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ResumeBear: Interview Secrets We Should All Know

ResumeBear: Interview Secrets We Should All Know

You’ve managed to climb the first mountain; you have been asked to attend an interview. Your résumé must have presented your credentials sufficiently for them to want to know more about you. They may already have taken up references if you offered any at that stage. Now you have the most difficult stage. You might have just one opportunity to present yourself the best way you can to secure the position available – even if you later decide you do not want to work there and turn down any offer they make.

Your preparation at this stage is vitally important.

Research the company

You need to know a lot about the organization before you decide which outfit to wear for your interview. Understanding the business will help your self-assurance before and during the interview.

If you go to the interview feeling as though you can answer the inevitable question – what do you know about us? – you will be able to deliver a perfect answer which will show the organization you are interested enough to research them thoroughly. It will allow you to impress by asking questions about them based on the facts you have researched.

You will need to know:

•    Who are their customers?
•    What do they do?
•    What do they make, sell or offer?
•    Are they local/national/global?
•    What work would you be expected to carry out?
•    You know your skills – how do they match the organization?

Planning your interview

Preparation is key to any interview. The more prepared you are, the better you will be able to answer their questions and present yourself and your skills to best match their needs.

If you need to let them know about your visit in advance – perhaps you have a disability or other special needs – they will be able to accommodate your request making your arrival go smoothly, rather than increasing the stress count.

Find out who is going to interview you. One person; or a panel? Think about how you will react and control the different types of possible interview.

If HR is meeting with you, they will be looking at a more organizational fit with you, but if your new immediate boss is meeting with you, they will be looking to see how you fit in with their working methods and practices and how you would fit into any team environment.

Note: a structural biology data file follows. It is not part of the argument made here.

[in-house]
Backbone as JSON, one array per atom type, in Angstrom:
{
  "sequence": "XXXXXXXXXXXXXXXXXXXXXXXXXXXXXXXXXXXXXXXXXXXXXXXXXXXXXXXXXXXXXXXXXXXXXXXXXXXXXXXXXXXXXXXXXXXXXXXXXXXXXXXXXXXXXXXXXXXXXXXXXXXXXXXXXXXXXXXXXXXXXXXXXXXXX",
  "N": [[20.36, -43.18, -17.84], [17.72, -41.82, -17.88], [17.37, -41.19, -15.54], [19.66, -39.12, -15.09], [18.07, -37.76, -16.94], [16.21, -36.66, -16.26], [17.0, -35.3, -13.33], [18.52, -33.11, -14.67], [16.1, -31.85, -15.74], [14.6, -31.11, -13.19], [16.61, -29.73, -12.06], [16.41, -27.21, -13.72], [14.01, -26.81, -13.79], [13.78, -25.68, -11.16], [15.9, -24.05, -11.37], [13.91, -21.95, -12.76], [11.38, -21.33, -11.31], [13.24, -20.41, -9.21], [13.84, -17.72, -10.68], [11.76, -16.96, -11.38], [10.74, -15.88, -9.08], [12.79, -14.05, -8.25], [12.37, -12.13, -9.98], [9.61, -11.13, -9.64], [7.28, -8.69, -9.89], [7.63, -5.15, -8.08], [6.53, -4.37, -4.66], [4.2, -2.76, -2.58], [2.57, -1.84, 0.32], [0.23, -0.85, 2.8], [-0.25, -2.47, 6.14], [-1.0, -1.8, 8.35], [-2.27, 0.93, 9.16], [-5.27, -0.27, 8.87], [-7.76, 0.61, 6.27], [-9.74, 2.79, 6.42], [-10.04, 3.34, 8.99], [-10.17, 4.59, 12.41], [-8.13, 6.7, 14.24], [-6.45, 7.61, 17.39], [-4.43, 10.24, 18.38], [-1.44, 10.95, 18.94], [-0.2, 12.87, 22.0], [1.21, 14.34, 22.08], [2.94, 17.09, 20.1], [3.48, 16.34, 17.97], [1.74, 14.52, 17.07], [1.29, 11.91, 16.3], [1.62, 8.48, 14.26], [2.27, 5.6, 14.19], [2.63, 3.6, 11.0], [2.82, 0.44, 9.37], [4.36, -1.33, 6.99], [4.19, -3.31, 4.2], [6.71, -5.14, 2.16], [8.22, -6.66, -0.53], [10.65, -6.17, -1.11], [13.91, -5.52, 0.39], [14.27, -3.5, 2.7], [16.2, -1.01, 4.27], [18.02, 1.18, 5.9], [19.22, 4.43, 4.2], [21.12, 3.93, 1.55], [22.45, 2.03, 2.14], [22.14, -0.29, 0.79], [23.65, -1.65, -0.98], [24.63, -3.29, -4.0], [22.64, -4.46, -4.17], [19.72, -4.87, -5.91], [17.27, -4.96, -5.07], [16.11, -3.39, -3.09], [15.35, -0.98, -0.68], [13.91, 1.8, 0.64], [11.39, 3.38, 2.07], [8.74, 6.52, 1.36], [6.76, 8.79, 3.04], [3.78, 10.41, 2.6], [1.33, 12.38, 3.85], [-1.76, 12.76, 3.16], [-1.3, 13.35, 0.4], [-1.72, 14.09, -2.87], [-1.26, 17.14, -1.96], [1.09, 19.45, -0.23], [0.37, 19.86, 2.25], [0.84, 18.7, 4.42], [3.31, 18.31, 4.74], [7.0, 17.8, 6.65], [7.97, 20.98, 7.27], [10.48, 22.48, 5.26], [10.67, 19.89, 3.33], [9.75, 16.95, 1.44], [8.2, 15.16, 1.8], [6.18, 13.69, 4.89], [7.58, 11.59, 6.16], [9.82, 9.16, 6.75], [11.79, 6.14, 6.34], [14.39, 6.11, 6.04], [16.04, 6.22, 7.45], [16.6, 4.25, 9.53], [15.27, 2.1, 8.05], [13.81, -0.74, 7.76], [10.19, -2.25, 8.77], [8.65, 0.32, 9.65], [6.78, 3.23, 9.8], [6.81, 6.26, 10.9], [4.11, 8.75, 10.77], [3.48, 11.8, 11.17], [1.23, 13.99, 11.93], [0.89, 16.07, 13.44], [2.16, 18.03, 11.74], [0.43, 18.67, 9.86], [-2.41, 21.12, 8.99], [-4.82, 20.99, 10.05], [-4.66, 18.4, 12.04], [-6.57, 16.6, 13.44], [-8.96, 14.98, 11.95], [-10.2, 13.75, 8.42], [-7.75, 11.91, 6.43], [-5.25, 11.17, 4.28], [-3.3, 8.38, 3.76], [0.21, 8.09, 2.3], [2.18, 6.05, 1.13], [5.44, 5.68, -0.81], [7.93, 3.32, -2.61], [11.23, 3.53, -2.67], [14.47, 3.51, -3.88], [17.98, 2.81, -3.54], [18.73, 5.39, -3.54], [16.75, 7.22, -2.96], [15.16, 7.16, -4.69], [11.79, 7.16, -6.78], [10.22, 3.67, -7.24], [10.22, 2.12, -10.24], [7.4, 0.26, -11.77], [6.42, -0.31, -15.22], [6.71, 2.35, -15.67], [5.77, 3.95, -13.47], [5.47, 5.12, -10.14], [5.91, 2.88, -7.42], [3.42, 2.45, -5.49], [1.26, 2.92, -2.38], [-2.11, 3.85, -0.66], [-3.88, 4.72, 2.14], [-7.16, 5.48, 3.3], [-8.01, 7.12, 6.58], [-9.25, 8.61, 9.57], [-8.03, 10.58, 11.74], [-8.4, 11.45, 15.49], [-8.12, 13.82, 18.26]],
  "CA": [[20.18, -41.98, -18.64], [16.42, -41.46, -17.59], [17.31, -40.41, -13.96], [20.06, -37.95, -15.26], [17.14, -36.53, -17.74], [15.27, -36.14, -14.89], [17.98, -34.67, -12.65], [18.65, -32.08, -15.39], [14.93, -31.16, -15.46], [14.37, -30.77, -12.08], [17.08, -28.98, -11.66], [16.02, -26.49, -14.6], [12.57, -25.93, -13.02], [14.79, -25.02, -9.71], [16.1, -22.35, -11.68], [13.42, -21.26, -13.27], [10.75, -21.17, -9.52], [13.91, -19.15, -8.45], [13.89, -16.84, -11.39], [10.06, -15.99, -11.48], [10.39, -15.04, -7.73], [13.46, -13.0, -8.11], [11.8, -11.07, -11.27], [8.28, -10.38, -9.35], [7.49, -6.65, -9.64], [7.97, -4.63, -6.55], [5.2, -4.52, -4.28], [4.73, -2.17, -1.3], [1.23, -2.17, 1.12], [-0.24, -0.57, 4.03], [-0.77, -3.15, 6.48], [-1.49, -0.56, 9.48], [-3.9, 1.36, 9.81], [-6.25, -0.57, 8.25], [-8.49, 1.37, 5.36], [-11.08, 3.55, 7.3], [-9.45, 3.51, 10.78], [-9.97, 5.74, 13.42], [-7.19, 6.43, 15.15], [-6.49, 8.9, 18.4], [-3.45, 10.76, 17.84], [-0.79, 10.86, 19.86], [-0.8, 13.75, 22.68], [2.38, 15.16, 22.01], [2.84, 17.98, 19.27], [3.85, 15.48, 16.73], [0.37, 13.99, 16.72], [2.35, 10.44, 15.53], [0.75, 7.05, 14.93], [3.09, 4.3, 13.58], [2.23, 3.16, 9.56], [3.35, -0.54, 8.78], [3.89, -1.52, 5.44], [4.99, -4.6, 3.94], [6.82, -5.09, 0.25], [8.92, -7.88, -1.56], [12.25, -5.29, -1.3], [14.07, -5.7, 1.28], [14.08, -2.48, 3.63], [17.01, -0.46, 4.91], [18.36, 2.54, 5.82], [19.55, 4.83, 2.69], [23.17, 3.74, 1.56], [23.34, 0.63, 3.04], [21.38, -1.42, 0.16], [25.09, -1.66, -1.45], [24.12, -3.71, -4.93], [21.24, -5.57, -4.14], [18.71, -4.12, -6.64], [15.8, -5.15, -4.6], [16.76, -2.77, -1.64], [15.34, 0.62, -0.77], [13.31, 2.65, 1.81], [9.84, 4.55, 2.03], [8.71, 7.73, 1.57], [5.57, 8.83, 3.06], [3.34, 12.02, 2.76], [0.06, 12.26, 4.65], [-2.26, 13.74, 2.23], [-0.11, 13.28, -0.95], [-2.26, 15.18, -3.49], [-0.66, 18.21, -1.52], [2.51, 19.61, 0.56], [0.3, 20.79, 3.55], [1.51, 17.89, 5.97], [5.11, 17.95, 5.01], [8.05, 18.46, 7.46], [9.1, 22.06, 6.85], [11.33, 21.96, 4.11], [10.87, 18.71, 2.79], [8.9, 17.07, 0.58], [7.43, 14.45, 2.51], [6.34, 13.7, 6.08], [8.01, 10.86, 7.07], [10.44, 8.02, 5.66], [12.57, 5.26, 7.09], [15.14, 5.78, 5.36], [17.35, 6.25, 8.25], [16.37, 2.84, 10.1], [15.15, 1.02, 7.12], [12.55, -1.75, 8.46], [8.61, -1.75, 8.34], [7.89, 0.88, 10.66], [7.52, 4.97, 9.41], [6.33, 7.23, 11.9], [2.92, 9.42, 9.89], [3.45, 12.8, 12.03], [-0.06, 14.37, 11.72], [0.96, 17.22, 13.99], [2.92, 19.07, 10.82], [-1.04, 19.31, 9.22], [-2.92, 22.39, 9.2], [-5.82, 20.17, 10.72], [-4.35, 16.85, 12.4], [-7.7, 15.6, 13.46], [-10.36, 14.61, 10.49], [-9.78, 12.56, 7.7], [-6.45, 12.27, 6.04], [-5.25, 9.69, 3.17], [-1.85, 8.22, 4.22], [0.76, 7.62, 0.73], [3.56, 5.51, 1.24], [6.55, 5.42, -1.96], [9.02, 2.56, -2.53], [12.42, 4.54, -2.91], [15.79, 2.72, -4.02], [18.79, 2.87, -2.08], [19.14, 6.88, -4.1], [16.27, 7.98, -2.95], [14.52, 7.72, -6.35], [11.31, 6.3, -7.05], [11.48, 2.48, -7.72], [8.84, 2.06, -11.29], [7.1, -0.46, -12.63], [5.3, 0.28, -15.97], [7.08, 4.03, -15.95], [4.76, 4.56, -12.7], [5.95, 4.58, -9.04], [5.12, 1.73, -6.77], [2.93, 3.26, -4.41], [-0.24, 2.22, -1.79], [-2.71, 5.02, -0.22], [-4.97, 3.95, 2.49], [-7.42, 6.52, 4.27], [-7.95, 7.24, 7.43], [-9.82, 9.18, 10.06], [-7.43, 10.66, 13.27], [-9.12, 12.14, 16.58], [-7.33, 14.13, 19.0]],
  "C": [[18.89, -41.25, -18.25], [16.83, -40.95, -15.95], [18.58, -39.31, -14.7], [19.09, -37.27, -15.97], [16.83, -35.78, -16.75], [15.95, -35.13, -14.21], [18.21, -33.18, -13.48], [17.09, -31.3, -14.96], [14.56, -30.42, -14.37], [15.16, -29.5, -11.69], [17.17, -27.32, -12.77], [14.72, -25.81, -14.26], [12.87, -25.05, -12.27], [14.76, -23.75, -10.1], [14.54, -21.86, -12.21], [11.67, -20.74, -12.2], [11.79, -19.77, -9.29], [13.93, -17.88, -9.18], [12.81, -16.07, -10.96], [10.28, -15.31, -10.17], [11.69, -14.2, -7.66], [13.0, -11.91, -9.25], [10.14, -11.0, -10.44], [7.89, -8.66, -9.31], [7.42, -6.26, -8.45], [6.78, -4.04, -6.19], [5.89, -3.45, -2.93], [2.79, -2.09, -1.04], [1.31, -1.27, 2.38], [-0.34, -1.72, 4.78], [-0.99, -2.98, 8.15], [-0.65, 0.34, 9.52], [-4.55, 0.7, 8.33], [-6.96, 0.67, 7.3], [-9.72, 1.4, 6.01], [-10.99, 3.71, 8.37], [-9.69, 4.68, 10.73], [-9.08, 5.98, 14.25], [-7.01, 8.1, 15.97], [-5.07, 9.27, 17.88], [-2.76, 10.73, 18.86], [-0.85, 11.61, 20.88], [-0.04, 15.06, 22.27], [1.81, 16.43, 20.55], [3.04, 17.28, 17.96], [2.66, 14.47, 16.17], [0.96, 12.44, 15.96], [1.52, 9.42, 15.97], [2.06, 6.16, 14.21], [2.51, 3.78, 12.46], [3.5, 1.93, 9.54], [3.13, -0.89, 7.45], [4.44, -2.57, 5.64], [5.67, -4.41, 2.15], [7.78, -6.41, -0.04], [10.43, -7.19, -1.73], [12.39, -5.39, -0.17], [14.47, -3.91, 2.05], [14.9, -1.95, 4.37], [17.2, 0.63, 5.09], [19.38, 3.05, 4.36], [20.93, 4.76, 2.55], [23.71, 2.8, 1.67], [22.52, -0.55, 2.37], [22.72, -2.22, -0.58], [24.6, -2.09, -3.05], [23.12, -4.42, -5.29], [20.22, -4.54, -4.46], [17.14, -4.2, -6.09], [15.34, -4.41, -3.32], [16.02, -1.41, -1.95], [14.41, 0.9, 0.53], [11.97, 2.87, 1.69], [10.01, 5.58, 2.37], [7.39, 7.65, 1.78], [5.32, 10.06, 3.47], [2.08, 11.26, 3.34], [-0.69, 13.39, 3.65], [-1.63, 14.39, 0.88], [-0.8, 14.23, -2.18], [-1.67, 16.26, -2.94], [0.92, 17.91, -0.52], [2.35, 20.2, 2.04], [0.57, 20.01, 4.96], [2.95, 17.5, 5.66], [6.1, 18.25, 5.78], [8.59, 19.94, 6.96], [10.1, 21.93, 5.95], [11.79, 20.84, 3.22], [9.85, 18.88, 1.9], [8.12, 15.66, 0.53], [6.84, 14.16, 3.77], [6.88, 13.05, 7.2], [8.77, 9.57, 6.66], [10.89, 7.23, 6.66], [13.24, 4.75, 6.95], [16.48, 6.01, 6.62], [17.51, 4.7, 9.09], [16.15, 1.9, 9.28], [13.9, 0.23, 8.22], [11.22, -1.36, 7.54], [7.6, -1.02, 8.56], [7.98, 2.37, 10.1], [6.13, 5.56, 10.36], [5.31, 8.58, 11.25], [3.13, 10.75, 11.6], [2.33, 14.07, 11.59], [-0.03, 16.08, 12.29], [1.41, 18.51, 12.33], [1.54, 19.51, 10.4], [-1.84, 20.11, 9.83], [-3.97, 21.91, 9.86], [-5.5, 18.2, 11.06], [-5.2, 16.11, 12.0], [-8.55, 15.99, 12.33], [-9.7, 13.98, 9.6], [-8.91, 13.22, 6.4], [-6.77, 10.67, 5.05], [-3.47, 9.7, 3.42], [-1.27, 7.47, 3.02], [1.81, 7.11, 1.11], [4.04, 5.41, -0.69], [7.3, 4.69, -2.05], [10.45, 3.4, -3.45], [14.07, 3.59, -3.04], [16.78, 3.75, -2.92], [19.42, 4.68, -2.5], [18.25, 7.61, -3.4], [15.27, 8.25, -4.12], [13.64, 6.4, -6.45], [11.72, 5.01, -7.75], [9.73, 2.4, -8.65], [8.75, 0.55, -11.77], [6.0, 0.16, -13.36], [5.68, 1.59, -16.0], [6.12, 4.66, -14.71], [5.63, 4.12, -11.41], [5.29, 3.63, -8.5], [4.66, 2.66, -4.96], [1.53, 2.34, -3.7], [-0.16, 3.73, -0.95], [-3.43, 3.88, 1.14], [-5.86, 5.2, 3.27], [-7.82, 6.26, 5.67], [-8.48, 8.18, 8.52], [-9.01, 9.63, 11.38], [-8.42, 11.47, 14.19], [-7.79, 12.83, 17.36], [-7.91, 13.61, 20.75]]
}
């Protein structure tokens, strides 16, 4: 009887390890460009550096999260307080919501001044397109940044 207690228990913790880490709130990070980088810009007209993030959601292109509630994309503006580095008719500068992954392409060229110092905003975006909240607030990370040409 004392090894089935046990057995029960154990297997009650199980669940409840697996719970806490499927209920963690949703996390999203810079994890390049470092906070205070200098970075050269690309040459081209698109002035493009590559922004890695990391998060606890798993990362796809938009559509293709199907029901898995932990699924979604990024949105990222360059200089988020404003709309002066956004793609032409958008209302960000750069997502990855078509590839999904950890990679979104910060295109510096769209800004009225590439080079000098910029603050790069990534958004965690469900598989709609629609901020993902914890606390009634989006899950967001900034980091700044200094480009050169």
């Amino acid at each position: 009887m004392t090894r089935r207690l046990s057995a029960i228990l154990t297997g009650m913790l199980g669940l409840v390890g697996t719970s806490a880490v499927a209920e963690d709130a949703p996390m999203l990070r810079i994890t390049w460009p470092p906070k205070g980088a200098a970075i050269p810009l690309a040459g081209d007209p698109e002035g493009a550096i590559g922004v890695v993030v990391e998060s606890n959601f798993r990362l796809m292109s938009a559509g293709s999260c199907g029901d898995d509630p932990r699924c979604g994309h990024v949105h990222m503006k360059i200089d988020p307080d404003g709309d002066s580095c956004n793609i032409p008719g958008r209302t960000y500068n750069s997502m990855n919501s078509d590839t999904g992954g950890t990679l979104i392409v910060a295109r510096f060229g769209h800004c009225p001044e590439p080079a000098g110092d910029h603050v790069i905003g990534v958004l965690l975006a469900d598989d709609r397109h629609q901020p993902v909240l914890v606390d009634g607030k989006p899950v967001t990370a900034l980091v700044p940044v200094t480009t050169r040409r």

Knowing the length of the interview will tell you how detailed it will be. If a test is involved, you must know in advance.

On the day

Prepare your journey so that you arrive with plenty of time to spare. You don’t want to be running into the building, in a sweat, ten minutes or more, late.

You need to consider:
•    Public transport availability
•    Your vehicle and the roads you intend to travel on
•    Wearing the right clothes the organization expects of you
•    Copies of your application and résumé so you can check details if questioned
•    Notes of questions you wish to ask
•    Licenses, references and certificates
•    A copy of the organization’s advert
•    A copy of their audited accounts – if you feel brave enough to show it

Consider all of the questions they might ask you and practice perfect answers so they are clear in your mind. This will help you appear confident and relaxed.

You will be nervous. Practice normal breathing just before you enter the interview room.

Tim Brookes is the Managing Director of Storage Concepts a UK-based mezzanine floor & suspended ceiling company

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  1. Don’t forget about your first impression. If you fail at this critical point in time, your recovery will be next to impossible!

  2. All good points, One thing I would add is roll playing with someone you trust before the interview. It will help you calm down let you feel better prepared.

  3. hmmm….good point of view there…

  4. Good points, however also remember the interview process is a two way street. You are interviewing the company as much as they are interviewing you. If you aren’t impressed by them and their preparation, that’s a sign as to how things function at that company. Poor communication between HR and the hiring manager can show during an interview and the kind of questions asked can tell you weather or not, the interviewer has even too the time to read your resume. Most articles only focus on the company. Don’t forget to focus on yourself too. Remember you are just as important as they are, if not more.

  5. great points sending to my nephew who is looking for job these days, thank you

  6. Excellent, practical article. While ultimately it is your background, ability and rapport with the interviewer that will help you land the job, the very act of being well-prepared will speak volumes to the hiring manager and will reflect greatly on your future attitude as an employee. And doing your due diligence and background research on the organization will not only impress the employer… it will also tell you if this is a place that you really want to work.

  7. Having been on both sides of the table in the interview process, the suggestions the author gave are spot on.

    The first suggestion is, to me the most important. You will need to do thorough research in order to accomplish the rest.

    Of course his last advice is crucial as well. Remember to breathe.

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